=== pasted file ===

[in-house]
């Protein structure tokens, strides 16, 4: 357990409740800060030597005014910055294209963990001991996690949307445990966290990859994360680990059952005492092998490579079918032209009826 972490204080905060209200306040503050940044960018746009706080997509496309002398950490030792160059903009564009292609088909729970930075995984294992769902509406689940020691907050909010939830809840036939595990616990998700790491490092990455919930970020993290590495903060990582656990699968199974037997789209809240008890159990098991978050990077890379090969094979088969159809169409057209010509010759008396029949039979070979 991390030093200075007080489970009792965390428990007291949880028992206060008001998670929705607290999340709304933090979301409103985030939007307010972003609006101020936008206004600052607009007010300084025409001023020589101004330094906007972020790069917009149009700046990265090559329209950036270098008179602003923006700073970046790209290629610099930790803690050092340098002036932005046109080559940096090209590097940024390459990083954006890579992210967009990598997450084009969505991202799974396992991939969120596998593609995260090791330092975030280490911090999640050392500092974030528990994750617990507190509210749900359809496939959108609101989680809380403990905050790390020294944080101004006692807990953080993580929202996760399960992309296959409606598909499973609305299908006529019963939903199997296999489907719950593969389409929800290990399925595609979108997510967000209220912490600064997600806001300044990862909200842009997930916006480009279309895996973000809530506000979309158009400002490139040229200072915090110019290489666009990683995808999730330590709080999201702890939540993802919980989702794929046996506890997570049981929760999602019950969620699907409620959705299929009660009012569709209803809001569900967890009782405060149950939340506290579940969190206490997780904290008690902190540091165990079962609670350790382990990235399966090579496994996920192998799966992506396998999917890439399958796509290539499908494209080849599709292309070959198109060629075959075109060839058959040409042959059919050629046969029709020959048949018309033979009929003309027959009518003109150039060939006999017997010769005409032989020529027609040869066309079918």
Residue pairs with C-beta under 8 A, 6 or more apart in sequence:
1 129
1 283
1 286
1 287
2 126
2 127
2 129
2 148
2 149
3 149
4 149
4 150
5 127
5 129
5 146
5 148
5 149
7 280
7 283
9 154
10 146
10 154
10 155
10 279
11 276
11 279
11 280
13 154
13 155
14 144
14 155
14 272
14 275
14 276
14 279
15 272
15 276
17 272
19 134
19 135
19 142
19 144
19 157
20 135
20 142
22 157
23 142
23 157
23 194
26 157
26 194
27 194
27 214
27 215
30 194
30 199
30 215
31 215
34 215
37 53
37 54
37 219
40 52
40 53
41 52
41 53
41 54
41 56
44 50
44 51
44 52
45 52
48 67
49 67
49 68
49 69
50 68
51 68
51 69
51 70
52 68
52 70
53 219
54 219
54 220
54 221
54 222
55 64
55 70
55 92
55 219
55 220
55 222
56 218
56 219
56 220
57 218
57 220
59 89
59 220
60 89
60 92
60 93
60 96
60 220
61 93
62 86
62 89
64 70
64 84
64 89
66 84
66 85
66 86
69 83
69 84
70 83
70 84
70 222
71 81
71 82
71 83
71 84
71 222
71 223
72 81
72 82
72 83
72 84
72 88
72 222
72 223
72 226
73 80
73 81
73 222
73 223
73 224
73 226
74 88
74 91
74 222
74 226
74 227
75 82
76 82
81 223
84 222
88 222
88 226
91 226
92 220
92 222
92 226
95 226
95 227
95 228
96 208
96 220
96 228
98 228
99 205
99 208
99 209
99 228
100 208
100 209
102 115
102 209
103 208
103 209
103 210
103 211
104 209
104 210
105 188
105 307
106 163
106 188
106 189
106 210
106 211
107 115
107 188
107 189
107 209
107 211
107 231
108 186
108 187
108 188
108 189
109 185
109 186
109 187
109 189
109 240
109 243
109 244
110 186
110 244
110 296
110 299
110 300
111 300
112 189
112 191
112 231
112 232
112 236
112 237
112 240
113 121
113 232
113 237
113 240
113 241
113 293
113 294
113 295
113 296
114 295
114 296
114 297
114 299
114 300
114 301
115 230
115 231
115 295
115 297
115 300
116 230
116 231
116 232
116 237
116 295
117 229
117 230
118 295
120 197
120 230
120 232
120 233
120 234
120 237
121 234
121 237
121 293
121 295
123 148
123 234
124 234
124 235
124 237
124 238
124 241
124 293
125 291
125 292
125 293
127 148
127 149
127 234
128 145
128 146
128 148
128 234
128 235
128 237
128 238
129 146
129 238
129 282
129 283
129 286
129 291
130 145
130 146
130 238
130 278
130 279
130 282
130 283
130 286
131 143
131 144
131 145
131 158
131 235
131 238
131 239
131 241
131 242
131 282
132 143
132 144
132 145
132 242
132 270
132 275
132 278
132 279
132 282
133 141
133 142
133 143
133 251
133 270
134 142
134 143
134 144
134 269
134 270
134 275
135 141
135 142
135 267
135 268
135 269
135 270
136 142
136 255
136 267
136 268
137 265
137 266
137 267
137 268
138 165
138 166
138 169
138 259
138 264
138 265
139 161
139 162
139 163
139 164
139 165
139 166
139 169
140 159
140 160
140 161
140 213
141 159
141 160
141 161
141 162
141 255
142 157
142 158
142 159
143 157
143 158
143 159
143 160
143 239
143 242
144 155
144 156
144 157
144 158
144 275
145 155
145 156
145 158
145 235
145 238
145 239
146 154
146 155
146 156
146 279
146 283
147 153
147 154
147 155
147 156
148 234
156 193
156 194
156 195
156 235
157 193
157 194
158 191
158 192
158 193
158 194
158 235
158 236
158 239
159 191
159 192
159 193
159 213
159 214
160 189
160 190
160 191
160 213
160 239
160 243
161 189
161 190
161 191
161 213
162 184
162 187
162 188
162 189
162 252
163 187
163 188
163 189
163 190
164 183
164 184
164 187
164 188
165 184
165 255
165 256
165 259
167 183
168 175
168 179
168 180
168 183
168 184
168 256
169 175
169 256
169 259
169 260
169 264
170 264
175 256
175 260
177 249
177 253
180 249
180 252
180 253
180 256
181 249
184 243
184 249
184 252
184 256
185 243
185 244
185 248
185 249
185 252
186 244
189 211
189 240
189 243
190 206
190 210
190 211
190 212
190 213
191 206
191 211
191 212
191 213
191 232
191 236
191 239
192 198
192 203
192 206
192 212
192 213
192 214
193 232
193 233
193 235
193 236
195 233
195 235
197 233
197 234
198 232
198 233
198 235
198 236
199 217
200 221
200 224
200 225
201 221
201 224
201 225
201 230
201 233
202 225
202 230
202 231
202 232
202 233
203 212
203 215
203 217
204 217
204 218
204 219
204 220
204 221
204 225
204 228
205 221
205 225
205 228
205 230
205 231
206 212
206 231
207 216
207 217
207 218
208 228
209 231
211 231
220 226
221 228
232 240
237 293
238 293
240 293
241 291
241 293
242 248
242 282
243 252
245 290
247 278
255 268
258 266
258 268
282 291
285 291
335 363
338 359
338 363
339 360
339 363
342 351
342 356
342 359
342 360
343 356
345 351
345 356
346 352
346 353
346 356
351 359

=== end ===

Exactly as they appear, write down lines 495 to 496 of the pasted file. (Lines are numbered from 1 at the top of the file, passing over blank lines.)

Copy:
199 217
200 221